The catapiller sniffed at her and took a long drag from his hookah. “Whoareyou? Have you figured it out yet? Time does pass. My great-grandfather spoke of you. Time doesn’t move so fast here. He’s out flying about and I’m waiting until I can fly too. Why have you returned?”
Alice blinked rapidly. “I don’t know. I went through a doorway talked to a door knob, shrank, and now I’m here. It’s not a dream is it?”
The catapullar laughed, taking another drag. “I assure you. It’s all quite real. There’s a pathway going that way,” he pointed to his right. “You should go there. It leads somewhere important.”
“I see it’s a dock and we’re below it. It’s so large. Should I go below it in the sand? Or should I grow larger and go ontop of the dock. It’s quite big when you’re only six-inches tall.”
The catapillar laughed, inhaling his hookah promptly after . “There you go insulting those of us only six-inches tall again. Do you have bread in your pocket to grow taller?”
Alice searched in her right pocket, “No bread but I think the mushroom you are laying upon has one side which will make me larger. Alice ate of one side which made her shrink more, than climbed up the mushroom to eat off the other side. She grew until she was her normal size again.
“Curious and curiouser,” she said. “This is all too familiar. I hope there’s no seagull who thinks I’m a serphant ready to eat her young.”
“You can say that again,” the catapillar said smirking. He bowed his head as Alice walked off, having shoved a piece of mushroom in her right pocket for future use.
She walked ontop of the dock until there was nothing but a short stairwell leading to a row boat in the sea. She recalled this moment in her second journey to Wonderland. But there should be a sheep somewhere she reasoned.
On que a sheep appeared and they both rowed off into the sea, but it wasn’t really a sea. Alice thought it was more like a river. The sheep said: “Bahhh,” then smiled at Alice.”Hello Alice have you learned to feather yet?”
“Oh, that’s a rowing term. I understand now. Same with catching a crab. I was so young then, sheep. I reached for those rushes remember? They’re still look and smell lovely. You can never catch the most beautiful ones, they are free.”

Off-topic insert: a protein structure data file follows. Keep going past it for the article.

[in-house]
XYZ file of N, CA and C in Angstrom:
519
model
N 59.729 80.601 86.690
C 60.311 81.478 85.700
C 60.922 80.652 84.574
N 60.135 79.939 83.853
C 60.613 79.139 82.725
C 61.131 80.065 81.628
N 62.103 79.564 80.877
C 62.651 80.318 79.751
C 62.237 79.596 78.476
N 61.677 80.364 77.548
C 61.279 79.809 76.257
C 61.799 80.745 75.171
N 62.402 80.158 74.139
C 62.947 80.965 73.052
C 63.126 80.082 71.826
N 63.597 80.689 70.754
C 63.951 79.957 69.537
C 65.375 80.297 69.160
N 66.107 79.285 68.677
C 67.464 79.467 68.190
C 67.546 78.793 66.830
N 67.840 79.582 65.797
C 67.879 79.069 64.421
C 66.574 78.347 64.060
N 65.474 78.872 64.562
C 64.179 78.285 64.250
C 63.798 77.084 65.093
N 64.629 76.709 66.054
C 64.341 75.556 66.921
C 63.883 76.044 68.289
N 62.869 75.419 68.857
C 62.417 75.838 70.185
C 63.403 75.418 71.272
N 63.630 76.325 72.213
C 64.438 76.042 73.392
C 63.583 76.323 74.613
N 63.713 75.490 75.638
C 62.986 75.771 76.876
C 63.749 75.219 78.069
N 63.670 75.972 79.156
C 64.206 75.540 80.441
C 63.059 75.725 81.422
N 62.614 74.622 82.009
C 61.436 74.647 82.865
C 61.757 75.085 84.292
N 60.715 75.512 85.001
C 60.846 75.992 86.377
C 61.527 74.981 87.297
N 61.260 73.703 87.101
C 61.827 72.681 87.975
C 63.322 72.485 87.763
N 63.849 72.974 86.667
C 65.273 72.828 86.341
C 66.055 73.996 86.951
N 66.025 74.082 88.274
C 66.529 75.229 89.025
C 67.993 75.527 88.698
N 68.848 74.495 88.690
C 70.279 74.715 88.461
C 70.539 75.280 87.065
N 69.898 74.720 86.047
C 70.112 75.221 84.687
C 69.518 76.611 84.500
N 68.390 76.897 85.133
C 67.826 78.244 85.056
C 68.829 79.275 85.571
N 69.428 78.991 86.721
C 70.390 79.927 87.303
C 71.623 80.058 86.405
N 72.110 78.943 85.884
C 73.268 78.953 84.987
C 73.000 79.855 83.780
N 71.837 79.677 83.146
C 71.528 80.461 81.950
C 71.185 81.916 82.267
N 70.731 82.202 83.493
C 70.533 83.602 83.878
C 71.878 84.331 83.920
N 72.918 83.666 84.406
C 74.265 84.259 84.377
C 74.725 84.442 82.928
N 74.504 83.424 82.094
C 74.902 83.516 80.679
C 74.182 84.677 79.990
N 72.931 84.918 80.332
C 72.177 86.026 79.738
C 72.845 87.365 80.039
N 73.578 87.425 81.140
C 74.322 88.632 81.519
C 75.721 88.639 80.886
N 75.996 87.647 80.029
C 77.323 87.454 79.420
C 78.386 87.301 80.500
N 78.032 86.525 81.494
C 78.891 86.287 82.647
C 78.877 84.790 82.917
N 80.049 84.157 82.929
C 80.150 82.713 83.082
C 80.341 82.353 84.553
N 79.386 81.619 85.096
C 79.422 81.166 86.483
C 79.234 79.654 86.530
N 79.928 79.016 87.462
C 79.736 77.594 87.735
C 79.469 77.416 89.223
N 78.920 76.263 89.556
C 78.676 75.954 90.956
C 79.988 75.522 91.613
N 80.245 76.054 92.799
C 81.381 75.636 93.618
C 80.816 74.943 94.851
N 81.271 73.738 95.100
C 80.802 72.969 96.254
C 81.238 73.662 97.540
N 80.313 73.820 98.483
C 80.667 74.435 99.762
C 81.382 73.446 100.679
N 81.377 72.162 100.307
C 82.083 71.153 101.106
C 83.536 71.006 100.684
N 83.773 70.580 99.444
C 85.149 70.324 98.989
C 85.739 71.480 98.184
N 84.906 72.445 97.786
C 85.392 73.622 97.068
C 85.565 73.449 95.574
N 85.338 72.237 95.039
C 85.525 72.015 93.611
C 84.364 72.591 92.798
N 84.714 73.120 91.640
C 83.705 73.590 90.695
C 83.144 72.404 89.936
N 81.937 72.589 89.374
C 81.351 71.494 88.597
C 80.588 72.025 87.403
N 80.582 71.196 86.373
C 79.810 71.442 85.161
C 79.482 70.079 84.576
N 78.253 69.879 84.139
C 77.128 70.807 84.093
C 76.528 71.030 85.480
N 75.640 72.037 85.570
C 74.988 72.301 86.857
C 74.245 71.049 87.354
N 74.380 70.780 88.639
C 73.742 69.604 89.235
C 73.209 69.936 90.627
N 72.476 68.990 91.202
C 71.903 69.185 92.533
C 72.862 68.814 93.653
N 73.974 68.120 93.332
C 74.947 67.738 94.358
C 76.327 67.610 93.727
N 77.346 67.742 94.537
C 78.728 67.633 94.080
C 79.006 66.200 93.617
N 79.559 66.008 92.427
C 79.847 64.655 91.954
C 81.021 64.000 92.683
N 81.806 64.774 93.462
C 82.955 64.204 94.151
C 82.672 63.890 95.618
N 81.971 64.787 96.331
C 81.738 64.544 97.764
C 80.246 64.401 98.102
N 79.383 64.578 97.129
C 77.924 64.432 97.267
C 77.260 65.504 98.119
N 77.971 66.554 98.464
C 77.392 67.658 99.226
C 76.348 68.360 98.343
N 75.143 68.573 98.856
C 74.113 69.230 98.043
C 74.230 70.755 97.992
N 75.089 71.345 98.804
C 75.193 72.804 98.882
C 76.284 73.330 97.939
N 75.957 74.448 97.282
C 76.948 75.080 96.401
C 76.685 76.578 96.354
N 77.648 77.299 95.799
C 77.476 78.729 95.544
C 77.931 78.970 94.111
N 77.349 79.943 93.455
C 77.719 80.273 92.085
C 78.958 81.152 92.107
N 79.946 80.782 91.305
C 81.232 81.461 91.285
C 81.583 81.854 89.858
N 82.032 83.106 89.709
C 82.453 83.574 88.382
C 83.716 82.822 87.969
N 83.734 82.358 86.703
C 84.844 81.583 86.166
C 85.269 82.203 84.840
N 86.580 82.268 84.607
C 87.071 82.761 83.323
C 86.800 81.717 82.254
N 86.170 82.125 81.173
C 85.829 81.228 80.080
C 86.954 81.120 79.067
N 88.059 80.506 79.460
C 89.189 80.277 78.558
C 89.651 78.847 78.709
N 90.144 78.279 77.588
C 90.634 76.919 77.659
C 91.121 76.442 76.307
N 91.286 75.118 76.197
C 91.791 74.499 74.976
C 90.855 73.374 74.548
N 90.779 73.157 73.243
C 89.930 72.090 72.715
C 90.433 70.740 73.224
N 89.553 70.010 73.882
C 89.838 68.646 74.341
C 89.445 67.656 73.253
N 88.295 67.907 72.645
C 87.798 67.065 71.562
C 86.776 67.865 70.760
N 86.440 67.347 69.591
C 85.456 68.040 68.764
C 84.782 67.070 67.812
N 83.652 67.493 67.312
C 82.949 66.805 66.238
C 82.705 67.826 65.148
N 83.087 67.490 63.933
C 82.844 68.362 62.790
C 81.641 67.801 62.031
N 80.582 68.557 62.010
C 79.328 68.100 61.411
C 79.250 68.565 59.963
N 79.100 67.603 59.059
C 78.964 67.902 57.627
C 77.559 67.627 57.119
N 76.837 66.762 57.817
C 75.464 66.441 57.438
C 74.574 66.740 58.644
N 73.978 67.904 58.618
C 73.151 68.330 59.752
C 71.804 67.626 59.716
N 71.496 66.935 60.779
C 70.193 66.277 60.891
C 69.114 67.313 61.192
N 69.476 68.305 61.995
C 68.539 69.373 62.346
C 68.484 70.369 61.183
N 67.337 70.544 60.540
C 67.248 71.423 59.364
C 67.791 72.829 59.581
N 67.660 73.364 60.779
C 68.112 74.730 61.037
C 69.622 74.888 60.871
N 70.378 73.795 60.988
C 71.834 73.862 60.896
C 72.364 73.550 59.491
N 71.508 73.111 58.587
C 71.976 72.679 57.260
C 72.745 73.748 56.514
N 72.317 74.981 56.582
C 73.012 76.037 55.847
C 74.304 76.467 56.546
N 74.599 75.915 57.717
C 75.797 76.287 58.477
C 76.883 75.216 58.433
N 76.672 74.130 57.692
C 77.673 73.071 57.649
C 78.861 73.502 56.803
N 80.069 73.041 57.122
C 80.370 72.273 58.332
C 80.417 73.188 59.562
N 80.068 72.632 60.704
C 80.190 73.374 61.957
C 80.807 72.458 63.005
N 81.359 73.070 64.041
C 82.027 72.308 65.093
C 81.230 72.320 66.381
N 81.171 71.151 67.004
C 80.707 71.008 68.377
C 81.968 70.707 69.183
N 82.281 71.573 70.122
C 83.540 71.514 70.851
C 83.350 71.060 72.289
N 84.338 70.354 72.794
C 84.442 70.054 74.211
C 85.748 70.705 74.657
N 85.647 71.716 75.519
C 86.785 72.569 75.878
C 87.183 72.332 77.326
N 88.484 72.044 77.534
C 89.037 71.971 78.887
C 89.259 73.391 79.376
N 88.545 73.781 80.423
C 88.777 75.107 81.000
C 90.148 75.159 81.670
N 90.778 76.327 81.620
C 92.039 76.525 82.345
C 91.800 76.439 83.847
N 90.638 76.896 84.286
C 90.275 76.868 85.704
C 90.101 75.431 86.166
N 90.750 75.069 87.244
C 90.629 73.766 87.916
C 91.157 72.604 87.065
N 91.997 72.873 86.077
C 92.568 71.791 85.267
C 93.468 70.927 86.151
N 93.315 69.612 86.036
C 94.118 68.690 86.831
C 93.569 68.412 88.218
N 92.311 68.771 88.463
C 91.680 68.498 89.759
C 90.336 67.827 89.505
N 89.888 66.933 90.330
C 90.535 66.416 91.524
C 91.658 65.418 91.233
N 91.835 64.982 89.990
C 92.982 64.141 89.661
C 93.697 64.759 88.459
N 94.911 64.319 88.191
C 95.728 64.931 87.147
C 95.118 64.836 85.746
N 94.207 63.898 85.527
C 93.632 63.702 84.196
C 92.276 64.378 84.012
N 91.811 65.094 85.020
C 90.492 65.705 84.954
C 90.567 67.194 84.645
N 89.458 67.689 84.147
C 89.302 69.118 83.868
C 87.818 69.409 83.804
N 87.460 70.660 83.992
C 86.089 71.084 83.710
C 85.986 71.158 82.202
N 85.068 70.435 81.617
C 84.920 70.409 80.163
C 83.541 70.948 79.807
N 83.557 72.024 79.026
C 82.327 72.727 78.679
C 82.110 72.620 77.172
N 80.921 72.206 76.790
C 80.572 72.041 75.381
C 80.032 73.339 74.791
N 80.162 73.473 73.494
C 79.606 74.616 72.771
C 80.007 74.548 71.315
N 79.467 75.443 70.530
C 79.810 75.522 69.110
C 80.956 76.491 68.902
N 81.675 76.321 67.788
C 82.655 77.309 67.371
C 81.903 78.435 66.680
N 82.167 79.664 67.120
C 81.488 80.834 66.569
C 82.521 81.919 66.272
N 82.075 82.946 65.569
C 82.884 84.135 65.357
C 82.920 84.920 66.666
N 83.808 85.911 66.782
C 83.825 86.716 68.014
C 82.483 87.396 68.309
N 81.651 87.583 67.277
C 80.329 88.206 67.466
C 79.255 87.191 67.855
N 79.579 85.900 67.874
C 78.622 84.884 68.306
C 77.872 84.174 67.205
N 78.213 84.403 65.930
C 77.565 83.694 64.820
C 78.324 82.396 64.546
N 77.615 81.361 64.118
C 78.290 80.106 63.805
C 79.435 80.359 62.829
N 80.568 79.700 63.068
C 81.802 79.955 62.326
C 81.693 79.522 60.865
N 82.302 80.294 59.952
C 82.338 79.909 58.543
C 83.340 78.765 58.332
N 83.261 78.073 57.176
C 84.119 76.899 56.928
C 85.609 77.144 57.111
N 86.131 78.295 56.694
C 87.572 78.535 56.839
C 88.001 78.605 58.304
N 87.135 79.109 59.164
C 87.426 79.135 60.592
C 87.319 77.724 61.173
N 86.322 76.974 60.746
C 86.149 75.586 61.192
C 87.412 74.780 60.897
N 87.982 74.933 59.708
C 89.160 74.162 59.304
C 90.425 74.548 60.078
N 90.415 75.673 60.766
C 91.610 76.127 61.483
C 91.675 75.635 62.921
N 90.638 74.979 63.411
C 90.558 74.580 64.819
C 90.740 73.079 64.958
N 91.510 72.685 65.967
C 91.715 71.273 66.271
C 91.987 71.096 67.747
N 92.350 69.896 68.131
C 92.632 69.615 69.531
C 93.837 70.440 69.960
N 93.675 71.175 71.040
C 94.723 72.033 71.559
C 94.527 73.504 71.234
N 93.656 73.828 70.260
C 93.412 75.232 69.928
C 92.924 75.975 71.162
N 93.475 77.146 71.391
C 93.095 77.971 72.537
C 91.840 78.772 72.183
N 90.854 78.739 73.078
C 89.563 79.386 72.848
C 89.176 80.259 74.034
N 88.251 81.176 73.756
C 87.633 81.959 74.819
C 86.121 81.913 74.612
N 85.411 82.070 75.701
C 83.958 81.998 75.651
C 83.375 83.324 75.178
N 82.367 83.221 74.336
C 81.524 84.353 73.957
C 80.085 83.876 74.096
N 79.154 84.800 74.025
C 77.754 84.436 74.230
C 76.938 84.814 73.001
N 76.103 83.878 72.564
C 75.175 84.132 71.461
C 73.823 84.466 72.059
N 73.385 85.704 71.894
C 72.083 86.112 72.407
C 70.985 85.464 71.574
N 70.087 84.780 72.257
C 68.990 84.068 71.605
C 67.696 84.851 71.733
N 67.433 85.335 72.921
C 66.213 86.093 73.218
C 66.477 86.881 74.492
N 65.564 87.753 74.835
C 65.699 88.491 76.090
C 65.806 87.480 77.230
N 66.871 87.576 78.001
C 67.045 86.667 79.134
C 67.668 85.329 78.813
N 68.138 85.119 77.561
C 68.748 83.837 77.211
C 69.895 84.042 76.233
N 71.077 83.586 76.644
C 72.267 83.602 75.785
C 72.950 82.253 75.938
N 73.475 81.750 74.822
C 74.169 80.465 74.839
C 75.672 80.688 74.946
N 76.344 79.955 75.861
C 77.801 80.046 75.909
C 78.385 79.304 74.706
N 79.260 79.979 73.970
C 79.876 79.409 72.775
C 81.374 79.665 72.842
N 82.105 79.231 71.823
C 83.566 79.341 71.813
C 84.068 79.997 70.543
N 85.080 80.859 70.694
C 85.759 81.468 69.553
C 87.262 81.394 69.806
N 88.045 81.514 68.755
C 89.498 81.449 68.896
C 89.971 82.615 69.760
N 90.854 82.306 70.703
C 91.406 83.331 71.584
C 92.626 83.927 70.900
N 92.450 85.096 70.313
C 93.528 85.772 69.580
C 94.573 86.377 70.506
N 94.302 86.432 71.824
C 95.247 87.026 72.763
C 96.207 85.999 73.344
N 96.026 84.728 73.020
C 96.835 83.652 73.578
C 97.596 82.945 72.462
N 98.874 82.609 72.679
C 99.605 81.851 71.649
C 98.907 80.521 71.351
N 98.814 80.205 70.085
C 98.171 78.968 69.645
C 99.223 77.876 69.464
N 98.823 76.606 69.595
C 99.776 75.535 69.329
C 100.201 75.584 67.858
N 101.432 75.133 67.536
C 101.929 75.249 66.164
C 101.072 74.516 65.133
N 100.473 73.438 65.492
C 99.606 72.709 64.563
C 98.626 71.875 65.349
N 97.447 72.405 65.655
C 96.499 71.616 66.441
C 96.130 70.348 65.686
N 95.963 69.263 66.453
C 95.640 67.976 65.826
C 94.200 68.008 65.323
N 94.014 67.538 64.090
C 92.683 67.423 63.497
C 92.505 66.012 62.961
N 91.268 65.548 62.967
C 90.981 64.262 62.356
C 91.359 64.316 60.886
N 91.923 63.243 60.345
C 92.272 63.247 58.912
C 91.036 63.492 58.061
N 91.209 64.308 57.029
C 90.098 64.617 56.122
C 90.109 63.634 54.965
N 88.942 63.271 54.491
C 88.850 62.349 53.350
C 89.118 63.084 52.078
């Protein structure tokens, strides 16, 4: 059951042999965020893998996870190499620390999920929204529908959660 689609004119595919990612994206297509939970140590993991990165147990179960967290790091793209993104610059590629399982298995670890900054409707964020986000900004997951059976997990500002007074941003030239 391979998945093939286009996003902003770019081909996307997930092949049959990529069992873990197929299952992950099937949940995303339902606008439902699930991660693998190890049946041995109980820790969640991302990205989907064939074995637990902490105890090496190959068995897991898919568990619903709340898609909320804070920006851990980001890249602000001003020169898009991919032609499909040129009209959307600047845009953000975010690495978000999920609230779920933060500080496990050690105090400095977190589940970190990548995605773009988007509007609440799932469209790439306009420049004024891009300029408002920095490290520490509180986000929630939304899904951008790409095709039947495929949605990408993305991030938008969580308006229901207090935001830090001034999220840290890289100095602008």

The sheep bleated and sighed. “Do you ever think, Alice, that beauty is not meant to be tamed or kept?”
“It’s a curious question coming from a sheep. But I think beauty should be left to exist and shine. You’re saying I should leave the lovely smelling rushes alone?” Alice asked.
The sheep sighed again. “I’m not talking about rushes. You should pay attention Alice. That school you go to and those Victorian norms and rules of society, do you think they’re all correct? Do you believe everything you are taught without question?”
Alice wrinkled her forehead and thought. “No not really. My bestfriends don’t either. It’s why we play tricks, skip classes, it’s why I sit in class bored. I do not want to be a proper woman, a tamed or kept Victorian housewife with her brood of children. I don’t want to think God is always angry and mean; I think he’s benevolent too.”
“Ah, I didn’t think you agreed with your education. I think in the future things will be better, only wait and don’t grow-up too much. Don’t forget Wonderland –we’ll see you when you dream. We need your wildness, Alice.”The sheep bleated again and Alice instantly, woke up.
She was riding in a carriage to her house for summer vacation. She attempted to remember her dreams. Alice swore she dreamt of Wonderland vividly. But all she could remember was a sheep telling her to stay wild and untamed. She grinned thinking of the tricks she played at school. She wasn’t a tame women yet; never if she had her way.